Tuning OH binding energy enables selective electrochemical oxidation of ethylene to ethylene glycol

Abstract

There is significant interest in developing efficient electrochemical processes for commodity chemical manufacturing, all directly powered by renewable electricity. A vital chemical is ethylene glycol, with an annual consumption of around 20 million tonnes due to its use as antifreeze and as a polymer precursor. Here we report a one-step electrochemical route at ambient temperature and pressure in aqueous media to the selective partial oxidation of ethylene to ethylene glycol. Tuning of the catalyst OH binding energy was hypothesized to be crucial for facilitating the transfer of OH to *C2H4OH to form ethylene glycol. Computational studies suggested that a gold-doped palladium catalyst could perform this step efficiently, and experimentally we found it to exhibit an approximate 80% Faradaic efficiency to ethylene glycol, retaining its performance for 100 hours of continuous operation. These findings represent a significant advance in the development of selective anodic partial oxidation reactions in aqueous media under mild conditions.

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Fig. 1: An electrochemical route to ethylene glycol.
Fig. 2: Electron microscopy characterization and ethylene oxidation using the Pd DNT and commercial Pd/C catalysts.
Fig. 3: Investigation of the activation process involving the Pd DNT catalyst.
Fig. 4: Cyclic voltammetry experiments.
Fig. 5: Density functional theory calculations for ethylene oxidation to ethylene glycol.
Fig. 6: Characterization and bulk electrolysis testing of PdAu DNT catalyst.

Data availability

The data that support the findings of this study are available from the corresponding author on reasonable request.

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Acknowledgements

This material is based upon work supported by the Ontario Research Fund Research Excellence Program, the Natural Sciences and Engineering Research Council (NSERC) of Canada and the CIFAR Bio-Inspired Solar Energy program. The authors thank Z. Finfrock and D. M. Meira for technical support at the 20BM beamline of the Advanced Photon Source (Lemont, IL). This research used resources of the Advanced Photon Source, an Office of Science User Facility operated for the US Department of Energy (DOE) Office of Science by Argonne National Laboratory and was supported by the US DOE under Contract No. DE-AC02-06CH11357 and the Canadian Light Source and its funding partners. We acknowledge S. Fakra and the use of Beamline 10.3.2 at the Advanced Light Source for the collection of XAS data. The authors thank C. Andrei of the Canadian Centre for Electron Microscopy (CCEM) for TEM analysis. D.S. acknowledges the NSERC for an E. W. R. Steacie Memorial Fellowship. J.L. acknowledges the Banting Postdoctoral Fellowships program. All DFT computations were performed on the IBM BlueGene/Q supercomputer with support from the Southern Ontario Smart Computing Innovation Platform (SOSCIP) and Niagara supercomputer at the SciNet HPC Consortium. SOSCIP is funded by the Federal Economic Development Agency of Southern Ontario, the Province of Ontario, IBM Canada Ltd, Ontario Centres of Excellence, Mitacs and 15 Ontario academic member institutions. SciNet is funded by: the Canada Foundation for Innovation, the Government of Ontario, Ontario Research Fund—Research Excellence and the University of Toronto. We acknowledge the Ontario Centre for the Characterization of Advanced Materials (OCCAM) for characterization facilities.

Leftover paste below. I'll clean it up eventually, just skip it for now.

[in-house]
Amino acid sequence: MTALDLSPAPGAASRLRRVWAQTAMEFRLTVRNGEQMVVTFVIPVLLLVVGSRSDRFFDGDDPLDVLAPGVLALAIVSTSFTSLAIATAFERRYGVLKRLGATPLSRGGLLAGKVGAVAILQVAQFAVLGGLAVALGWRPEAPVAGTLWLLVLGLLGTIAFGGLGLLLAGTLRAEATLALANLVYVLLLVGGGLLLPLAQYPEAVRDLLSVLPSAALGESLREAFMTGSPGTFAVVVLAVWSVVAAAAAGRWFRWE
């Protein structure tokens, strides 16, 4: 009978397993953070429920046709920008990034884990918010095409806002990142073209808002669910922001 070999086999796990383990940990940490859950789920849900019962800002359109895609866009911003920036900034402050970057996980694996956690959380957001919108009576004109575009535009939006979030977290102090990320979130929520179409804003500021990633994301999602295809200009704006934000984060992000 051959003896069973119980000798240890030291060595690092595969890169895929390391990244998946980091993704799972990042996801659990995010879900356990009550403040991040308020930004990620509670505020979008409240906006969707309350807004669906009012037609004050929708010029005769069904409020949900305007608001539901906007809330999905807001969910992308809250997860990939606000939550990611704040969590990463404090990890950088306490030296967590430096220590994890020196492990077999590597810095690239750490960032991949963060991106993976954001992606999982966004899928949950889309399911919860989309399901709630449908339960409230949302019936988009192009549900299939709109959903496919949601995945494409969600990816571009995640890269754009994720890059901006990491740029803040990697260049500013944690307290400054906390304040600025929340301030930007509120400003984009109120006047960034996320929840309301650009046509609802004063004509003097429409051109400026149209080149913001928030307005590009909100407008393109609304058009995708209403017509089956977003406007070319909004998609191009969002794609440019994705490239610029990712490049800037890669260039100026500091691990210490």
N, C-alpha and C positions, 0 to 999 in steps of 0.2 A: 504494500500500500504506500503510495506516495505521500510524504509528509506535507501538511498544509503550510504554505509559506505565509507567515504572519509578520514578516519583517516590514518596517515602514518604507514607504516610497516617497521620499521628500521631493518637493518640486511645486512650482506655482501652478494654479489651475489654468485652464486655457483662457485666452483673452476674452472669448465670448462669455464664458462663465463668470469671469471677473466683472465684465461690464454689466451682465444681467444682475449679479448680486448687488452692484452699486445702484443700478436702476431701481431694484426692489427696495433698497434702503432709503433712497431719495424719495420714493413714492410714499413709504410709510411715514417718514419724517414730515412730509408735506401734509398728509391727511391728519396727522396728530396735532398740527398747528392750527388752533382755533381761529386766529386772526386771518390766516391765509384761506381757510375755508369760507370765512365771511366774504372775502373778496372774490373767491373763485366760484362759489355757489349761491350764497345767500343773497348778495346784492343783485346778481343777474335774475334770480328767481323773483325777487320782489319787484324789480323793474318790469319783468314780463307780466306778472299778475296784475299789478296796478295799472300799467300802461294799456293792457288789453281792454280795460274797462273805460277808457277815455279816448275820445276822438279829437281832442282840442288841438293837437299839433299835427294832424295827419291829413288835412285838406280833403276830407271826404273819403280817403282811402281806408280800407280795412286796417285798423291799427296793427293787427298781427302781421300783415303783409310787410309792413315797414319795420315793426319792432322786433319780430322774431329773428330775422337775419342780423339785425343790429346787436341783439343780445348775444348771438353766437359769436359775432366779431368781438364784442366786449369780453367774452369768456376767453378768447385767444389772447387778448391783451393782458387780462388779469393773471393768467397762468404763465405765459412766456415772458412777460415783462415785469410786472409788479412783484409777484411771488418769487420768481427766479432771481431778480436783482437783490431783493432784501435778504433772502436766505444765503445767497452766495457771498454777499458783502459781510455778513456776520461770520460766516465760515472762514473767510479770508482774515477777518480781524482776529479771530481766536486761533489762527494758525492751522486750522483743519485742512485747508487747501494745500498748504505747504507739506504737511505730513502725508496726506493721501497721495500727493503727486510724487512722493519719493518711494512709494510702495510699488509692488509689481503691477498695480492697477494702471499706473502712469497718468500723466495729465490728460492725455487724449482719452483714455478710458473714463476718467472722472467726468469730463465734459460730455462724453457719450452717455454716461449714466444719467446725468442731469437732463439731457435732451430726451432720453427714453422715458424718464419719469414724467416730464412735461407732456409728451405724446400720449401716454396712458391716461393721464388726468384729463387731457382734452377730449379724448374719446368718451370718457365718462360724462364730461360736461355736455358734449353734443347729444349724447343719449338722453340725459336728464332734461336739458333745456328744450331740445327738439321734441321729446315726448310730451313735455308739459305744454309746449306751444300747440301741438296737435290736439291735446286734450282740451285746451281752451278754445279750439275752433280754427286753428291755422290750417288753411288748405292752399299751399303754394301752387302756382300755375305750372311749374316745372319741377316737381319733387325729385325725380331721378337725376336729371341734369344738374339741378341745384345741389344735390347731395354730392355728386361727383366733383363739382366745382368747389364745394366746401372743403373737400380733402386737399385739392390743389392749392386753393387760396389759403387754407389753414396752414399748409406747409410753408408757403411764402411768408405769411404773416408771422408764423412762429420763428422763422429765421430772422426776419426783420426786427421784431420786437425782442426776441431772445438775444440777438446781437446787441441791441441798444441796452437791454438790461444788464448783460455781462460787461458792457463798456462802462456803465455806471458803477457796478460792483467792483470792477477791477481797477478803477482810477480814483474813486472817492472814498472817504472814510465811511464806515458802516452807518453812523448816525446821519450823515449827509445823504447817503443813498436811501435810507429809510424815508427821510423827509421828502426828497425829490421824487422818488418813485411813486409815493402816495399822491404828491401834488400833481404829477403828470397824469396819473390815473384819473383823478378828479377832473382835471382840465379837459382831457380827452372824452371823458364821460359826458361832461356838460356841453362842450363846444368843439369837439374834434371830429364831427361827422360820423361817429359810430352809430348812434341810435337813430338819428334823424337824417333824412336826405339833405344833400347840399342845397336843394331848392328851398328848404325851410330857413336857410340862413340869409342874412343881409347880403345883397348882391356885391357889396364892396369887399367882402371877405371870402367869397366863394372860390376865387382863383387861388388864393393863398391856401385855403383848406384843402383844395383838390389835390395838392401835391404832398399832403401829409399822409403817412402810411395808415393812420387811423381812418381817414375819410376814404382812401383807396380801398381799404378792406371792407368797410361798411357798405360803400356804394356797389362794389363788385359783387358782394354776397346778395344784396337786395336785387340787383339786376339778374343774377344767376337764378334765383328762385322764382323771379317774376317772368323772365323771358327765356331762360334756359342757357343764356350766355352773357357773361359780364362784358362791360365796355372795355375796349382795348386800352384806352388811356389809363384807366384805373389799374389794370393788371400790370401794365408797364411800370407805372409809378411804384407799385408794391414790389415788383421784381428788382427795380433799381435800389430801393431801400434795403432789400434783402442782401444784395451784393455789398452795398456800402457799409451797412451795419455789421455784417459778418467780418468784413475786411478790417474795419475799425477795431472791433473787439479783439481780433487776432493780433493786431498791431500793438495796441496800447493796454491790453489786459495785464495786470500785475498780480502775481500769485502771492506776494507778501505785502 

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Contributions

E.H.S. supervised the project. Y.L. and E.H.S. conceived the idea and designed the experiments. Y.L. and J.E.H. carried out all the experimental work. Y.L. performed the DFT calculations. Z.W. supervised the DFT calculations. Y.L. and W.R.L. performed the TEA. M.L. carried out some of the TEM measurements. B.C. analysed the TEM results. Y.L. and D.H.N. carried out XAS measurements. Y.L. and J.L. analysed the XAS data. J.W. performed the XPS measurements. D.H.N carried out PXRD measurements. Y.C.L. and Y.W. performed SEM measurements. C.-T.D., T.-T.Z., F.L., T.-K.S. and D.S. contributed to data analysis and manuscript editing. Y.L. and E.H.S. co-wrote the manuscript. All authors discussed the results and assisted during the manuscript preparation.

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Correspondence to Edward H. Sargent.

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Supplementary Figures 1–39, Tables 1–5, Notes 1–3 and references.

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Lum, Y., Huang, J.E., Wang, Z. et al. Tuning OH binding energy enables selective electrochemical oxidation of ethylene to ethylene glycol. Nat Catal 3, 14–22 (2020). https://doi.org/10.1038/s41929-019-0386-4

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